Is Oliver Dowden, the Conservative Party chairman, right? Are these Labour’s strikes? The short answer is no. The Tories are in government, have been so for the last 12 years while the RMT isn’t even affiliated with the Labour Party, expelled as it was in 2004 for reasons you couldn’t possibly be interested in but I’ll link to here just in case.
The longer answer is also no, but it raises some interesting questions about the near future of British politics.
Industrial action has invariably proven tricky for Labour, both in its occasional spells in government and normal state of opposition. Voters rely on heuristics, not Fabian Society pamphlets. In short, Labour is good at spending money on the NHS but bad at running the economy. The Tories meanwhile are the opposite. The point is not that these are necessarily true, but they have a truth-y quality.
That is why many voters’ impulse reaction will be to assume that Labour supports the strikes. So if it doesn’t, it should really make that clear, and the strength of its case shouldn’t depend on which shadow minister is on camera.
Not least because, these aren’t going to be the last strikes facing Britain before the next election, given that it isn’t only RMT workers baulking at sub-inflation pay deals, but also teachers, nurses and civil servants right across the public sector.
For better or worse, we know what the Government’s position is: stay quiet about declining living standards and blame the Labour Party (this was only the most egregious example.) What is Labour’s?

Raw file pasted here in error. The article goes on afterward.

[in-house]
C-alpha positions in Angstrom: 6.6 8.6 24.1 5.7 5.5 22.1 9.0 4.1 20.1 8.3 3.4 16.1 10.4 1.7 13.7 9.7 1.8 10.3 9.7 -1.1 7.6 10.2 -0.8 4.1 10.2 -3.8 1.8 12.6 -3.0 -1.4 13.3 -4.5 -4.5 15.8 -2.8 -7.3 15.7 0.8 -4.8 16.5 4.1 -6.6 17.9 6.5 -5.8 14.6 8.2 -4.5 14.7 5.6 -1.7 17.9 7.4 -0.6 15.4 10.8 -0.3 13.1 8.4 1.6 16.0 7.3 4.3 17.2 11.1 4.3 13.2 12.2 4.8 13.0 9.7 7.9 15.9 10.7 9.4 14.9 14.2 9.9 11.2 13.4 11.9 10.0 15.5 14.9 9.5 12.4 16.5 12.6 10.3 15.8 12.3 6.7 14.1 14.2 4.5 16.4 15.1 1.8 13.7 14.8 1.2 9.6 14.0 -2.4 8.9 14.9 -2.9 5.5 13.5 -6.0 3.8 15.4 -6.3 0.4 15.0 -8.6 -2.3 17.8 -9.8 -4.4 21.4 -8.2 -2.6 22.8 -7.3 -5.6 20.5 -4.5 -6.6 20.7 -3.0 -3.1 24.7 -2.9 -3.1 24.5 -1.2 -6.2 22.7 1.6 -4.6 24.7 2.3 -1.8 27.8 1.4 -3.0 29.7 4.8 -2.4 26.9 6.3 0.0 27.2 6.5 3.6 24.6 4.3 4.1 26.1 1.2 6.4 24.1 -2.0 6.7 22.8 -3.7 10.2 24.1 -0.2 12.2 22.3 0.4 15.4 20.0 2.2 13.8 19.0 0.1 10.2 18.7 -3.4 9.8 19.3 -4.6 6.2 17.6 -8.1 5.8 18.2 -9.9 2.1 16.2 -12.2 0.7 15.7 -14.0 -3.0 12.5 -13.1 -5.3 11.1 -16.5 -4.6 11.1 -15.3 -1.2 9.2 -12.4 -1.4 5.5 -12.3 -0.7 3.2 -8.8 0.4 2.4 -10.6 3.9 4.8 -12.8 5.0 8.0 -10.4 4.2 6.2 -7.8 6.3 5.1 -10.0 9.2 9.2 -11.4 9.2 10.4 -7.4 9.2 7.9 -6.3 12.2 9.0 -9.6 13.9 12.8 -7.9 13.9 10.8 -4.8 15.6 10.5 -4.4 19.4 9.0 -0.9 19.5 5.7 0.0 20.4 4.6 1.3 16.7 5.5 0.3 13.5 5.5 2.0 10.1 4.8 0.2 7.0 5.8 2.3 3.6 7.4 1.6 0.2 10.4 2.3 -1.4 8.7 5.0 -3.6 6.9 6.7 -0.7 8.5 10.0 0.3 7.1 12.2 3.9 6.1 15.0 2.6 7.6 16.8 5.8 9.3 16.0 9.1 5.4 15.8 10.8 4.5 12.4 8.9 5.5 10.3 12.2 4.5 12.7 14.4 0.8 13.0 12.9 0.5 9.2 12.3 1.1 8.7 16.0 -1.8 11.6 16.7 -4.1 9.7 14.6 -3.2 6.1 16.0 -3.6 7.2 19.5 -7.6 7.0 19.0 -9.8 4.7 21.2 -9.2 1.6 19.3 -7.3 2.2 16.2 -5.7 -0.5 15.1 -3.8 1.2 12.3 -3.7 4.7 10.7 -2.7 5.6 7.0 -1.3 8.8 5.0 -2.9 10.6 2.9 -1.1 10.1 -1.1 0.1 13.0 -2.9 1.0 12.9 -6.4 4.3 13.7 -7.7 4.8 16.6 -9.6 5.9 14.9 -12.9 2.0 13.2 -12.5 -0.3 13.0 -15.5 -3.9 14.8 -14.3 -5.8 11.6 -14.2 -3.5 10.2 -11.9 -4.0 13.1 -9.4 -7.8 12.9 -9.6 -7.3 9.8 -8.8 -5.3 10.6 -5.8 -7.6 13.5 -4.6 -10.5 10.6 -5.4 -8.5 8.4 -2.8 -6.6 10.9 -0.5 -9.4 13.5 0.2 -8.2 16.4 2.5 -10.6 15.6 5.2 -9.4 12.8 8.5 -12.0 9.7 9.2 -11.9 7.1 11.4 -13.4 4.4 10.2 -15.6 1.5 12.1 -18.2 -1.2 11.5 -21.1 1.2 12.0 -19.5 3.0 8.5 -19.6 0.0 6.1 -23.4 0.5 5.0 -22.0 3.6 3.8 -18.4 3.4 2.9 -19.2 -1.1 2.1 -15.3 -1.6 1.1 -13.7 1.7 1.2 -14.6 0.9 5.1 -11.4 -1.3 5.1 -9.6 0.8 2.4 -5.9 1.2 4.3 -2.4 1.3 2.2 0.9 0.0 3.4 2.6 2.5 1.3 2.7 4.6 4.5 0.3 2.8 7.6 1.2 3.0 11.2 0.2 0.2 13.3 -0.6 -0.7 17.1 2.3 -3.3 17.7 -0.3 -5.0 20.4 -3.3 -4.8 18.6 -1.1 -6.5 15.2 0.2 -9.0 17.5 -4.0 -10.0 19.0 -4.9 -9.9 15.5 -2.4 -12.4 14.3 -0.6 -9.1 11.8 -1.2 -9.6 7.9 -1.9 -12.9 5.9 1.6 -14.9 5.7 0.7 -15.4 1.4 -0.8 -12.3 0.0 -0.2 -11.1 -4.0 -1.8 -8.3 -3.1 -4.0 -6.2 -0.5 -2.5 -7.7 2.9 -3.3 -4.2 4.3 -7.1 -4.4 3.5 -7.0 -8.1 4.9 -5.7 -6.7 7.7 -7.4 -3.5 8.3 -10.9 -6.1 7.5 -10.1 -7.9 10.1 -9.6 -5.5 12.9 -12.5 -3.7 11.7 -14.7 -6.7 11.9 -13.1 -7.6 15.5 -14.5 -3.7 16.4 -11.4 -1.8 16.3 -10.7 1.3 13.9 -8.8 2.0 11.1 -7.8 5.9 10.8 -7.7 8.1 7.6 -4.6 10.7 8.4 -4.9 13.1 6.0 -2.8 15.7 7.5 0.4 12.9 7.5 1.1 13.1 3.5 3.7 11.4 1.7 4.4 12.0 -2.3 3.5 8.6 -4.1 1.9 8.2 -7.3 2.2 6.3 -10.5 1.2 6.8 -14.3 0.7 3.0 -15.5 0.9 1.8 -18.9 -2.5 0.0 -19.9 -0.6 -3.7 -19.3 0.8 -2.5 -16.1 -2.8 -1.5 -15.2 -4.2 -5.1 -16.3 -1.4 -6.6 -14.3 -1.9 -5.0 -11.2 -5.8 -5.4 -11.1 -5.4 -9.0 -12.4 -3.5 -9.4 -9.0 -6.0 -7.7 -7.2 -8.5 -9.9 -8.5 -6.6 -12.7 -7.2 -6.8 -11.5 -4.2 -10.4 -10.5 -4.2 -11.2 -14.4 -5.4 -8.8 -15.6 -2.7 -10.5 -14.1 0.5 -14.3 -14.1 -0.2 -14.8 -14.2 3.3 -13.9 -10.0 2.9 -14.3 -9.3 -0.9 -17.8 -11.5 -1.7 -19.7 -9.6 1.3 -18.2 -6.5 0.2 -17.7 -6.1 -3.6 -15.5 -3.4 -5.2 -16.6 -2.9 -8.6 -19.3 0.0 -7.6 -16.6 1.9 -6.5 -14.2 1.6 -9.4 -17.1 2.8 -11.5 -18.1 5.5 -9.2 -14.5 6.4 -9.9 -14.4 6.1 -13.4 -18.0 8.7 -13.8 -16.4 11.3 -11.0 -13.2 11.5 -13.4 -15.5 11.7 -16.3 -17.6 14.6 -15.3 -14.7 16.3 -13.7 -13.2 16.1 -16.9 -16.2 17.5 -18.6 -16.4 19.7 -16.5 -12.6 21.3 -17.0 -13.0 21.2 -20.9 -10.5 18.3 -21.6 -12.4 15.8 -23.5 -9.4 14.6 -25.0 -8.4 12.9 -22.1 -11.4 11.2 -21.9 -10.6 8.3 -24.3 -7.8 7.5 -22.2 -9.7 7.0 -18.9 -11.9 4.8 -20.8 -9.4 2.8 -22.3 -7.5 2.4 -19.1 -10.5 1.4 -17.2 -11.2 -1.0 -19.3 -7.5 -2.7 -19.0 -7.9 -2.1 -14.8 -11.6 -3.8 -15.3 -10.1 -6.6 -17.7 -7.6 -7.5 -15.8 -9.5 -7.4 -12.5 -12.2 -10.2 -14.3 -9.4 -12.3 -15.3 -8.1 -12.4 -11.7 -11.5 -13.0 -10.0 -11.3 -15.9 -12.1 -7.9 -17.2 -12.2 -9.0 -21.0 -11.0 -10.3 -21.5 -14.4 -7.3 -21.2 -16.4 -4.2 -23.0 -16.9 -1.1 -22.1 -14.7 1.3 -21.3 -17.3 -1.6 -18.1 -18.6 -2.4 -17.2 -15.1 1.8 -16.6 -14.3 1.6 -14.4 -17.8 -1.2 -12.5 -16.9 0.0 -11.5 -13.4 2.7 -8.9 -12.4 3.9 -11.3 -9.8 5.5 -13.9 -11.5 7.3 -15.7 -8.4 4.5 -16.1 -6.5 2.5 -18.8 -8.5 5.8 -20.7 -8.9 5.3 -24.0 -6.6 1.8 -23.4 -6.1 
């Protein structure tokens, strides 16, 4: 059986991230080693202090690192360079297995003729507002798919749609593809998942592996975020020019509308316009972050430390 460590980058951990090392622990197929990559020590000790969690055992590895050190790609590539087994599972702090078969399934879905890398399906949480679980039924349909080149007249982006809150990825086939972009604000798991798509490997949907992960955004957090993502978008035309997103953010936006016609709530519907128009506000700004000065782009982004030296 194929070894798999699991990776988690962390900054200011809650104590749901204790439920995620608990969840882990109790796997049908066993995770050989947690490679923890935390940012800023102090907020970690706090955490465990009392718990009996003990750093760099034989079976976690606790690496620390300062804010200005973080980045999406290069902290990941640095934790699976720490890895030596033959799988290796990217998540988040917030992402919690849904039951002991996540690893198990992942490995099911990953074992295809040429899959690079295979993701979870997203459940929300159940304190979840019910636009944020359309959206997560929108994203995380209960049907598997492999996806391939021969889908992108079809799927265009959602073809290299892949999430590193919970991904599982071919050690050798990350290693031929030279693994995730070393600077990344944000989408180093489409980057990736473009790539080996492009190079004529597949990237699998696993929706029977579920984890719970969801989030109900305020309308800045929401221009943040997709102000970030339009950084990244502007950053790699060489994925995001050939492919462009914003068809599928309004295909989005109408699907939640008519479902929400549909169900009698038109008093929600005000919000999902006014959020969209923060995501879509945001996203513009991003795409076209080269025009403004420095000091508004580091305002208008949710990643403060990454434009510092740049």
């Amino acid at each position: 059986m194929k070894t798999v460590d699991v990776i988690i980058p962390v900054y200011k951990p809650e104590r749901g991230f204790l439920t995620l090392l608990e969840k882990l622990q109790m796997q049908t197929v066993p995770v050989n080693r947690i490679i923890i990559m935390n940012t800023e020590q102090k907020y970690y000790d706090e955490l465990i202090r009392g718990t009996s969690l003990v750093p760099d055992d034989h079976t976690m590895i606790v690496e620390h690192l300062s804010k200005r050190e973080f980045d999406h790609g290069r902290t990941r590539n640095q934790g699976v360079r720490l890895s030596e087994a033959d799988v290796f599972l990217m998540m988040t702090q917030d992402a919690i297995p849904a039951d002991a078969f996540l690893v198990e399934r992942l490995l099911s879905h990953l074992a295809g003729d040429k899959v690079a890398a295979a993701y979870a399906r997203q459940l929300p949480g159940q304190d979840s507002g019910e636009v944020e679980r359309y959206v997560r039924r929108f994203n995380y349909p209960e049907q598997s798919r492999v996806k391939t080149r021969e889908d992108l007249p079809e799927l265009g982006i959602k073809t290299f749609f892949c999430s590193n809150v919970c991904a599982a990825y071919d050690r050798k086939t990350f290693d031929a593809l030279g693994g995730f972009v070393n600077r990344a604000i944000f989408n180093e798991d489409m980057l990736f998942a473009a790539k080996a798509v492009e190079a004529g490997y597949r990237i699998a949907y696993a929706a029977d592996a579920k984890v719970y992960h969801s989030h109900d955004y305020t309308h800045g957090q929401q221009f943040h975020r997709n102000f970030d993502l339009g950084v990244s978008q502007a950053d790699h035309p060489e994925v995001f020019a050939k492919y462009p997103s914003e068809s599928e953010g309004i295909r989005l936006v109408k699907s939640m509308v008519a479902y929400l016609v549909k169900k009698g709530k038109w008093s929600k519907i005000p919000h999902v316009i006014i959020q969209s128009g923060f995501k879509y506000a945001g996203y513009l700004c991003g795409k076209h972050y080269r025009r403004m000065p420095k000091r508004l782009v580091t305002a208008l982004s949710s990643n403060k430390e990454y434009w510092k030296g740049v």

The problem for the party isn’t that Keir Starmer is perceived to be dull. It is that on each of the biggest issues of the last two weeks – first migration, now strikes – he doesn’t have a coherent line to take. The last thing Labour needs is to publish a fully costed Green Paper let alone a Shadow Budget. Merely a coherent one-sentence answer, that even the most media unfriendly frontbencher can regurgitate.
Of course, none of this is easy. But a good place to start, as ever, is with Tony Blair’s forward to Philip Gould’s masterpiece The Unfinished Revolution. In it, Blair distils the thought process and hard yards that take parties from opposition to government.
Questions include working out why you’re in opposition at all, what you really believe in (without falling into the trap of answering that with a thousand policy proposals), and when (as well as how) to inspire hope. There’s more, but it really is all there.
Blair writes of his conviction that oppositions lose “if they think the government doing badly is enough for them to win. For progressives, it usually isn’t.”
Having said all that, and speaking of leaning into your own brand weakness, the Government is now facing criticism for planning to reduce limits on bankers’ bonuses while simultaneously calling for wage restraint in the public sector in the middle of a cost of living crisis. Perhaps plodding opposition (and a decent mid-term poll lead) will be enough after all.
In the comment pages, Matthew d’Ancona says that the decision by the world’s swimming governing body to bar those who have experienced male puberty from elite competition is good news for fairness in sports, women’s rights and, “though this may seem less obvious, good news for trans people.”
While international curator and broadcaster Ellen Nash asks that we don’t cancel Russian artists for Vladimir Putin’s war.
And finally, my origin story for this article on the best cheesecakes in London available for delivery began last Thursday when I, alongside the rest of the newsroom, received an email requesting our help to taste test some desserts. Friends, enjoy the fruits of our labour.
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